2021 DARE-LARC1 Grant Agreement
On June 30, 2021, the Company entered into an agreement with the Foundation, or the 2021 DARE-LARC1 Grant Agreement, under which the Company was awarded up to $48.95 million to support the development of DARE-LARC1. The 2021 DARE-LARC1 Grant Agreement will support technology development and preclinical activities over the period of June 30, 2021 to November 1, 2026, to advance DARE-LARC1 in non-clinical proof of principle studies. An initial payment of $11.45 million was due to the Company in July 2021 (see Note 10). Additional payments are contingent upon the DARE-LARC1 program’s achievement of specified development and reporting milestones. At June 30, 2021, no payments had been received under the 2021 DARE-LARC1 Grant Agreement, and no deferred grant funding liability under this agreement was recorded in the Company's condensed consolidated balance sheet.
9.    NET LOSS PER SHARE
The Company computes basic net loss per share using the weighted average number of common shares outstanding during the period. Diluted net income per share is based upon the weighted average number of common shares and potentially dilutive securities (common share equivalents) outstanding during the period. Common share equivalents outstanding, determined using the treasury stock method, are comprised of shares that may be issued under outstanding options and warrants to purchase shares of the Company’s common stock. Common share equivalents are excluded from the diluted net loss per share calculation if their effect is anti-dilutive.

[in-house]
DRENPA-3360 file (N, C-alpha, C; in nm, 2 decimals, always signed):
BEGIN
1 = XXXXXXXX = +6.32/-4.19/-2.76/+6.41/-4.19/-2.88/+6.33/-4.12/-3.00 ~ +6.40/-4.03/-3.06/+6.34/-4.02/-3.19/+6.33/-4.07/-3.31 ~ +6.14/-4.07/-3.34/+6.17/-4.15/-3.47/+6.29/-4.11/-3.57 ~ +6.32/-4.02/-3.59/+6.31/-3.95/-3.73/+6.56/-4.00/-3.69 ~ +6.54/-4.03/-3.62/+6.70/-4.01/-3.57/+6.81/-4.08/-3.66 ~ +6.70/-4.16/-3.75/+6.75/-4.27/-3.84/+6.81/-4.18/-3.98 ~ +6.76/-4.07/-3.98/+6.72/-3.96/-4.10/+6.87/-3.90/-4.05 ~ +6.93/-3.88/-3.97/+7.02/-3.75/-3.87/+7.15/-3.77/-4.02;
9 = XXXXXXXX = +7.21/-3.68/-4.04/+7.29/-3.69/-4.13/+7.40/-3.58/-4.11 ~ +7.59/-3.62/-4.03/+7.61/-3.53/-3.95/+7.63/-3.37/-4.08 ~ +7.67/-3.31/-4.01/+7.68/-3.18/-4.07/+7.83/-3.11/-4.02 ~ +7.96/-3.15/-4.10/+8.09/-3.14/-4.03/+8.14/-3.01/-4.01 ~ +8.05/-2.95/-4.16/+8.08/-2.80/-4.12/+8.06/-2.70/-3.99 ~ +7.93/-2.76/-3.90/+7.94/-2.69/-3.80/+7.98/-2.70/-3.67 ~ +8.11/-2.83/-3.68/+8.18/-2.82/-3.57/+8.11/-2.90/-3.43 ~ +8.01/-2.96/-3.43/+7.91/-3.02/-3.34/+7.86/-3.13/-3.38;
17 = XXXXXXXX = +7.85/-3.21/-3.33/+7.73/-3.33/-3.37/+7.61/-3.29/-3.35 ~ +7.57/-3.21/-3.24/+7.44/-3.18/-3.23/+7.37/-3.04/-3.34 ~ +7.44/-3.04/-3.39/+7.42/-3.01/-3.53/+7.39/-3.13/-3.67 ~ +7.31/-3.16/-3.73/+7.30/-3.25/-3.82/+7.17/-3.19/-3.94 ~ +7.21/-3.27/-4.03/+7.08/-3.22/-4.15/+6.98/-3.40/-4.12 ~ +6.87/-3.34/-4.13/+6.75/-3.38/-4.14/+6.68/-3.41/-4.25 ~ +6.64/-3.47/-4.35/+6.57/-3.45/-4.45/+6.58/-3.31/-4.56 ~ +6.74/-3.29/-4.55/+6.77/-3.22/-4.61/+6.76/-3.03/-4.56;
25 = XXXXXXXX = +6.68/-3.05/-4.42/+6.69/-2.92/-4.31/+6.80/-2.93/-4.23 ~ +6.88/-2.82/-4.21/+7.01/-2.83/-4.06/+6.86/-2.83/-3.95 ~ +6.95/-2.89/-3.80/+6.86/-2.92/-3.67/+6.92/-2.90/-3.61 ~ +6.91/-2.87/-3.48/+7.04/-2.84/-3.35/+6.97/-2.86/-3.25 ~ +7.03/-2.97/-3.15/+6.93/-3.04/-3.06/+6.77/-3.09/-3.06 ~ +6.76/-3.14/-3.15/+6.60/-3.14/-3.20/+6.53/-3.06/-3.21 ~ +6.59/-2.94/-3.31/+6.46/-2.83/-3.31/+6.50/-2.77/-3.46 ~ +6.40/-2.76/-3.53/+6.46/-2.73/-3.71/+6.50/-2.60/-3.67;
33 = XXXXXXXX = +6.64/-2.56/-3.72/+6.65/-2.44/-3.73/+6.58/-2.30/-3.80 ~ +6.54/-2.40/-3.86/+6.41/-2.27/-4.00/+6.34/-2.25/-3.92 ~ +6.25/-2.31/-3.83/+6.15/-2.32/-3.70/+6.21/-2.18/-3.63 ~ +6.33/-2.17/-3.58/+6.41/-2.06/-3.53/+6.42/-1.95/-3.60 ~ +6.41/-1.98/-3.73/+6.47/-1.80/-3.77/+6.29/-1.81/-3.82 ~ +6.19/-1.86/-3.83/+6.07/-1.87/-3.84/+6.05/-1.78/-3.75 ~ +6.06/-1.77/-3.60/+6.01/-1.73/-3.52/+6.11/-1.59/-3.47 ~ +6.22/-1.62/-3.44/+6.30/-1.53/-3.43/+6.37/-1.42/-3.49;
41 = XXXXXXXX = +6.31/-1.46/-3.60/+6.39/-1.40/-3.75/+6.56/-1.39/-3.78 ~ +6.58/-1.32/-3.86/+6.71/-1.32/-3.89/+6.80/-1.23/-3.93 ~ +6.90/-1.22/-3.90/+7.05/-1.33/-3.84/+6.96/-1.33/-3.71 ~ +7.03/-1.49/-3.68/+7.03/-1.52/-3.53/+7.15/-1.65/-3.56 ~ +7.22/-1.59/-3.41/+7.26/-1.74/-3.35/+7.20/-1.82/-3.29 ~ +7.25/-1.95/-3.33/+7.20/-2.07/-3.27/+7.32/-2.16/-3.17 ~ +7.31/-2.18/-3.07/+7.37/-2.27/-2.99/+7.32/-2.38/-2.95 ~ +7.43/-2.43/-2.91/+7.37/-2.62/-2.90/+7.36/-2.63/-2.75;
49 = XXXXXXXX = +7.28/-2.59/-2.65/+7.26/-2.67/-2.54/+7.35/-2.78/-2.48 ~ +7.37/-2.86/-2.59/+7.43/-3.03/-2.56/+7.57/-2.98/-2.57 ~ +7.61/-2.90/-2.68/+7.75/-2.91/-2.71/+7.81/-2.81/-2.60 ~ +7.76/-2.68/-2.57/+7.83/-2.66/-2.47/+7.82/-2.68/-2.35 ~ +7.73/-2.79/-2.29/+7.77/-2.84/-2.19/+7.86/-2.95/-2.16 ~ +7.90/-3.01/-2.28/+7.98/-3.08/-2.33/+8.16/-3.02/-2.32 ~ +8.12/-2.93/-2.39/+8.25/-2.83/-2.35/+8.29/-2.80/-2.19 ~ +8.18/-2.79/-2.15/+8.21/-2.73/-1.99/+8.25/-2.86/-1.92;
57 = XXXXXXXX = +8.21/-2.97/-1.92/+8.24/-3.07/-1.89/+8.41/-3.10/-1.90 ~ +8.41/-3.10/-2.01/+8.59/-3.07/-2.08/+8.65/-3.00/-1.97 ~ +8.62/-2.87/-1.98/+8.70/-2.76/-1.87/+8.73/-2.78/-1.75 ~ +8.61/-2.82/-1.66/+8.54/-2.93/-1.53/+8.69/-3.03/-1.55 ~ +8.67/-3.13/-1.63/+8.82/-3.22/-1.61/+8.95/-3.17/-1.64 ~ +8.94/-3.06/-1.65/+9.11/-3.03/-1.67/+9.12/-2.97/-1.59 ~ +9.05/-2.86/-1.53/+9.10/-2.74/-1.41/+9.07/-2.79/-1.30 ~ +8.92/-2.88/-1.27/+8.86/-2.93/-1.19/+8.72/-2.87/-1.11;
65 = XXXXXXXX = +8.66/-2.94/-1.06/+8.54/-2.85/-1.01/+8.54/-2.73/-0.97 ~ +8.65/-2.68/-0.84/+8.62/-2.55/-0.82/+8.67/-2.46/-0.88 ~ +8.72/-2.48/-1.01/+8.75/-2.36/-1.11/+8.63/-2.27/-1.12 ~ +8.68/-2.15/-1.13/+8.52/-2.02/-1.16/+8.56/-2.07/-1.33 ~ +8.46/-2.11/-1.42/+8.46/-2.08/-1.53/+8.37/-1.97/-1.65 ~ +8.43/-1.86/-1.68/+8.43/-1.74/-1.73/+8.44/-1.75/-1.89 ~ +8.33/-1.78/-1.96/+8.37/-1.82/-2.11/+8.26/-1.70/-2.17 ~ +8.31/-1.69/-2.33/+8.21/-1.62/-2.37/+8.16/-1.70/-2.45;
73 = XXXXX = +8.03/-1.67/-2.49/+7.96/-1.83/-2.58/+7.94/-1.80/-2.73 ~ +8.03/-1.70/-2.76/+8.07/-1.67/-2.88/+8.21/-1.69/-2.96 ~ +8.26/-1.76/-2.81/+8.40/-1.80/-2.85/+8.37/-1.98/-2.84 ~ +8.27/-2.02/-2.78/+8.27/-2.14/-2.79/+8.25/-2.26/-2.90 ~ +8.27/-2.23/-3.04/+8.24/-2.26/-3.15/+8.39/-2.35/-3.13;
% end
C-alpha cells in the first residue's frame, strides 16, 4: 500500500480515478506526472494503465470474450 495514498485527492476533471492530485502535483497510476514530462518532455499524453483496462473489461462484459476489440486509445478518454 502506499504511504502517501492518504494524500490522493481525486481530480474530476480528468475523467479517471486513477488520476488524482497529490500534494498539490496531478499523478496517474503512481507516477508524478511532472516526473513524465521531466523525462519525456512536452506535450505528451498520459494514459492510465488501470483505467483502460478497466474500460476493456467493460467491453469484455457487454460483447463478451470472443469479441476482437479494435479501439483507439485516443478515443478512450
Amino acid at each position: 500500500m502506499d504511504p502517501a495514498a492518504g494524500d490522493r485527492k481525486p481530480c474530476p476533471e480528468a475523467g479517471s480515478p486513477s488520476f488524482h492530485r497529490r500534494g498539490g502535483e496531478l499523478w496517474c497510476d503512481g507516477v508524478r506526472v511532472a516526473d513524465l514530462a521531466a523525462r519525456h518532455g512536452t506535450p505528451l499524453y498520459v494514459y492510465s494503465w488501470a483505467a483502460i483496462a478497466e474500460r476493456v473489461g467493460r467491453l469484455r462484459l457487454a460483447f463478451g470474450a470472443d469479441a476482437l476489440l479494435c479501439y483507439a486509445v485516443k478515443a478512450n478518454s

The following potentially dilutive outstanding securities were excluded from diluted net loss per common share for the period indicated because of their anti-dilutive effect:
Potentially dilutive securitiesThree Months Ended
June 30,
Six Months Ended
June 30,
 2021202020212020
Stock options4,656,666 2,766,626 4,656,666 2,766,626 
Warrants1,856,143 2,034,643 1,856,143 2,034,643 
Total6,512,809 4,801,269 6,512,809 4,801,269 
22


10.    SUBSEQUENT EVENTS
Milestone Payments